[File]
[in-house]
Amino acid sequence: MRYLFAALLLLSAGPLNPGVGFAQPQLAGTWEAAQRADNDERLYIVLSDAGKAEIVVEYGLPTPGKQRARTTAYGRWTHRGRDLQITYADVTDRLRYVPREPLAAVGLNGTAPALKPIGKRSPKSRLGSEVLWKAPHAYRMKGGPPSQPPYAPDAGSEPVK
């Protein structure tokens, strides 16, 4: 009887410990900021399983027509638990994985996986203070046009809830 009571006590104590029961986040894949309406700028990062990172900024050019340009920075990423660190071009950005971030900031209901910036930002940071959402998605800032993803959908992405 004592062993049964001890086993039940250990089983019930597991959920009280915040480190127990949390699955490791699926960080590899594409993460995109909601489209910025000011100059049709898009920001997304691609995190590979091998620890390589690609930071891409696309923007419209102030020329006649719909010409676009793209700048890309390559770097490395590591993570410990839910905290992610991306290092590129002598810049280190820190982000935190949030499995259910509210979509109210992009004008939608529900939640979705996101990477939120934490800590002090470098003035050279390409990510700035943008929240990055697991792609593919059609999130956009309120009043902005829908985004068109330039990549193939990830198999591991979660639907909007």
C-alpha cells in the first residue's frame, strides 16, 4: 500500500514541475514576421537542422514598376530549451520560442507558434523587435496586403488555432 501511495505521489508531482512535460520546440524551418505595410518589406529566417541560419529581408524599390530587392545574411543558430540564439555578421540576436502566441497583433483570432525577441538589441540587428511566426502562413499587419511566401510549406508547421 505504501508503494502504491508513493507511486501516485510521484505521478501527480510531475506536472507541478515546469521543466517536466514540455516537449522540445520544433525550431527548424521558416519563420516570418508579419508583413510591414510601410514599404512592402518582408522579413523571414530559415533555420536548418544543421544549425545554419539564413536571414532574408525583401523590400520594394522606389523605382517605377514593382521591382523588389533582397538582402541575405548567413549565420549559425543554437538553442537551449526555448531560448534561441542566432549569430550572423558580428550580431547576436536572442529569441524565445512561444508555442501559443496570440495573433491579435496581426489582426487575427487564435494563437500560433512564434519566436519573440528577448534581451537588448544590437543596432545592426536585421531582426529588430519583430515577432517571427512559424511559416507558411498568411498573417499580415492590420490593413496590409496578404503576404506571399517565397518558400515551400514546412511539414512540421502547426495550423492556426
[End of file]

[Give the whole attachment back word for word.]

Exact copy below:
[in-house]
Amino acid sequence: MRYLFAALLLLSAGPLNPGVGFAQPQLAGTWEAAQRADNDERLYIVLSDAGKAEIVVEYGLPTPGKQRARTTAYGRWTHRGRDLQITYADVTDRLRYVPREPLAAVGLNGTAPALKPIGKRSPKSRLGSEVLWKAPHAYRMKGGPPSQPPYAPDAGSEPVK
């Protein structure tokens, strides 16, 4: 009887410990900021399983027509638990994985996986203070046009809830 009571006590104590029961986040894949309406700028990062990172900024050019340009920075990423660190071009950005971030900031209901910036930002940071959402998605800032993803959908992405 004592062993049964001890086993039940250990089983019930597991959920009280915040480190127990949390699955490791699926960080590899594409993460995109909601489209910025000011100059049709898009920001997304691609995190590979091998620890390589690609930071891409696309923007419209102030020329006649719909010409676009793209700048890309390559770097490395590591993570410990839910905290992610991306290092590129002598810049280190820190982000935190949030499995259910509210979509109210992009004008939608529900939640979705996101990477939120934490800590002090470098003035050279390409990510700035943008929240990055697991792609593919059609999130956009309120009043902005829908985004068109330039990549193939990830198999591991979660639907909007």
C-alpha cells in the first residue's frame, strides 16, 4: 500500500514541475514576421537542422514598376530549451520560442507558434523587435496586403488555432 501511495505521489508531482512535460520546440524551418505595410518589406529566417541560419529581408524599390530587392545574411543558430540564439555578421540576436502566441497583433483570432525577441538589441540587428511566426502562413499587419511566401510549406508547421 505504501508503494502504491508513493507511486501516485510521484505521478501527480510531475506536472507541478515546469521543466517536466514540455516537449522540445520544433525550431527548424521558416519563420516570418508579419508583413510591414510601410514599404512592402518582408522579413523571414530559415533555420536548418544543421544549425545554419539564413536571414532574408525583401523590400520594394522606389523605382517605377514593382521591382523588389533582397538582402541575405548567413549565420549559425543554437538553442537551449526555448531560448534561441542566432549569430550572423558580428550580431547576436536572442529569441524565445512561444508555442501559443496570440495573433491579435496581426489582426487575427487564435494563437500560433512564434519566436519573440528577448534581451537588448544590437543596432545592426536585421531582426529588430519583430515577432517571427512559424511559416507558411498568411498573417499580415492590420490593413496590409496578404503576404506571399517565397518558400515551400514546412511539414512540421502547426495550423492556426